A 19-nucleotide small interfering RNA (siRNA) 3'-overhanged for human Nox4 (access NM_016931) was designed by using Block-ITTM RNAi Designer (Invitrogen). The siNox4 sequence was: 5'-CCUCAGCAUCUGUUCUUAA-3', whereas a non-targeting siRNA sequence was used as control: 5'-CCTTACGTGTCTCTACTAA-3'. For transfection, HUVECs at 60-70% confluence were incubated with the siNox4-Oligofectamine complexes (Invitrogen) in antibiotic and serum-free medium, according to manufacture's guidelines. Depletion of Nox4 by siRNA was confirmed by Western blot.


For this study, twenty patients (mean=63.5 years, 73.75% male) undergoing surgical procedure in the Department of Cardiosurgery of Tor Vergata University for thoracic aortic aneurysm (TAA) were selected. As control, autoptic thoracic aorta tissue samples (n=10) from patients died for non-cardiovascular diseases were included (mean=49.1 years). The study was approved by the Local Ethics Committee and all patients gave written informed approval.

Immunohistochemical analysis

Serial four µm-thick paraffin section of 10% neutral-buffered formalin fixed aorta tissues were used for immunohistochemical studies. Sections were dewaxed, immersed in 3% H2O2 for endogen peroxidase blocking and, after antigen retrieval, sections were incubated with NOX4 antibody (Santa Cruz Biotecnology) with positive and negative controls.7 For semiquantitative evaluation, 10 randomly selected fields along tunica media were analyzed, at 200X magnification, and staining intensity calculated using a grading system and expressed in arbitrary units, as reported.7 Assessments were performed by two researchers in a blinded manner, with an interobserver reproducibility > 95%.

Statistical analysis

Data were expressed as the mean + standard error of mean (SEM). Student's t-test was used and values of p < 0.05 were considered statistically significant.




Antioxidant activity reduces leukocyte adhesion and oxidative stress in activated HUVECs

To better understand if the anti-inflammatory effect of antioxidants is mediated by their protective effect on endothelium, we studied their action on leukocyte adhesion in activated HUVECs. After TNF-a stimulation, leukocyte adhesion was increased (Fig. 1A, p < 0.001) as well as ICAM-1 and VCAM-1 mRNA levels (Fig. 1B-C, p < 0.001) compared with basal condition. The antioxidant pretreatment counteracted the TNF-a-induced leukocyte adhesion and molecule adhesion expression (p < 0.001 and p < 0.01, respectively).

In order to confirm that endothelial dysfunction was characterized by the induction of oxidative stress, we investigated ROS accumulation in HUVECs. TNF-a stimulation induced higher ROS levels (Fig. 1D, p < 0.001) that antioxidant pretreatment counteracted (p<0.01). In accordance with previous reports,6 we analyzed NOX4, the major NADPH oxidase subunit in HUVECs and responsible for ROS generation. As reported in Fig.1E, Nox4 mRNA levels increased after TNF-a stimulation (p < 0.001). This effect was counteracted by antioxidant pretreatment (p < 0.001).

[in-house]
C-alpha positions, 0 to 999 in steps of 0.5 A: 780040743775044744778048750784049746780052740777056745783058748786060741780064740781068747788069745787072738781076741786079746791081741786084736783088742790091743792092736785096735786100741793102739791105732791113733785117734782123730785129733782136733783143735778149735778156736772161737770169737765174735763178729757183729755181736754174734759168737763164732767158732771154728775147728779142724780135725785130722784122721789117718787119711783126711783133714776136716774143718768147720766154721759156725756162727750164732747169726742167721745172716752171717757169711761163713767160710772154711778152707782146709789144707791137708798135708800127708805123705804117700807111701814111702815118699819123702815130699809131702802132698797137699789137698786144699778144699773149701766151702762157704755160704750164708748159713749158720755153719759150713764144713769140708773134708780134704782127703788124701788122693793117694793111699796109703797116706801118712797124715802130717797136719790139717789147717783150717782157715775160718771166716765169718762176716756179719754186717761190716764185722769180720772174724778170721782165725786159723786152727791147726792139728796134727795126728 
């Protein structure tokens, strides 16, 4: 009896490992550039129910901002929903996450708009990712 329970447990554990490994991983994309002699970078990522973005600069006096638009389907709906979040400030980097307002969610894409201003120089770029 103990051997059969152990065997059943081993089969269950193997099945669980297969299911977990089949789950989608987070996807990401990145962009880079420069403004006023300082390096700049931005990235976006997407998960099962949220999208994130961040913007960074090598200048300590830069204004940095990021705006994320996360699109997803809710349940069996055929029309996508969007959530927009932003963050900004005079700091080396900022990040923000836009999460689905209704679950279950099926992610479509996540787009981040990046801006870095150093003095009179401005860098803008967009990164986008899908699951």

Endothelial dysfunction is dependent on Nox4-mediated increase of oxidative stress

To verify if Nox4 activity was responsible for TNF-a-induced endothelial dysfunction, we used a specific Nox4 inhibitor plumbagin8 and a siRNA for Nox4 (siNox4). The specific knockdown of Nox4 in HUVECs was assessed by blot (data not shown). Plumbagin and siNox4 counteracted leukocyte adhesion in TNF-a-stimulated HUVEC cultures (Fig. 1F, p < 0.01), as well as the upregulation of ICAM-1 and VCAM-1 (Fig. 1G-H, p < 0.01). Plumbagin and siNox4 also prevented TNF-a-induced ROS generation (Fig. 1I, p < 0.01). Non-targeting siRNA (Ctr siRNA) induced no changes. These findings strongly suggest that oxidative stress-induced endothelial dysfunction is mediated, at least in part, by Nox4 activation.

Expression of NOX4 in human TAA

Semiquantitative evaluation of NOX4 expression revealed that the tunica media of TAA showed higher immunoreactivity compared with control aortas (Fig.2A-B, p<0.01). These findings strongly suggest that the degenerative process, occurring in TAA, is accompanied by Nox4 activation in smooth muscle cells of the tunica media.



In the present work, we investigated the mechanisms through which antioxidants can revert endothelial dysfunction. We documented that antioxidant pretreatment counteracted TNF-a-induced endothelial dysfunction in HUVECs by reducing adhesion molecules, leukocyte recruitment, and ROS accumulation through NOX4 inhibition. The modulation of vascular function is essential to maintain circulation integrity and therefore homeostasis of tissue environments under physiological conditions.9 ROS are a family of molecules including molecular oxygen and its derivatives produced in all aerobic cells.1 0 Excessive vascular production of ROS, outstripping endogenous antioxidant defense mechanisms, has been implicated in oxidation of biological macromolecules, such as DNA, protein, carbohydrates, and lipids.10 This condition has commonly been referred to as oxidant stress. An increasing body of evidence suggests that oxidant stress is involved in the pathogenesis of many cardiovascular diseases, including hypercholesterolemia, atherosclerosis, hypertension, diabetes, and heart failure.10 Oxidative stress and ROS production play a pivotal role in endothelial cell dysfunction and apoptosis in atherosclerosis, hypertension and heart failure.10 Inflammatory stimuli increase cellular oxidative stress that is driven by mitochondrial and Nox-dependent ROS generation.11 According to this mechanism, we demonstrated that endothelial dysfunction is associates with oxidative stress and a strong increase of Nox4 activity, the main endothelial Nox isoform.6 Moreover, the specific inhibition of Nox4 counteracted oxidative stress-induced leukocyte recruitment and adhesion molecule expression, suggesting that oxidative stress-mediated endothelial dysfunction depends, at least in part, on Nox4 activity. Antioxidants and free radical scavengers, such as NAC and ascorbic acid, showed anti-inflammatory effects when used as co-adjuvants in the clinical management of atherosclerosis.12 Here we clearly demonstrated that antioxidant treatment counteracted endothelial dysfunction through the inhibition of oxidative stress generated by Nox4-medited ROS generation. Moreover, we demonstrated the involvement of NOX4 activity in the degenerative and inflammatory process that occurs in TAA, supporting a pivotal role of NOX4 also in vascular smooth muscle cells of the tunica media.




In conclusion, these data demonstrated that the efficacy of antioxidants in the recovery of endothelial function, after its activation, is due to the reduction of inflammation through the inhibition of Nox4-mediated ROS generation and oxidative stress. The present findings indicate new possible targets and therapies to counteract endothelial dysfunction and cardiovascular diseases.



Interest conflict declaration
The autors declare that they do not have any type of interests conflict.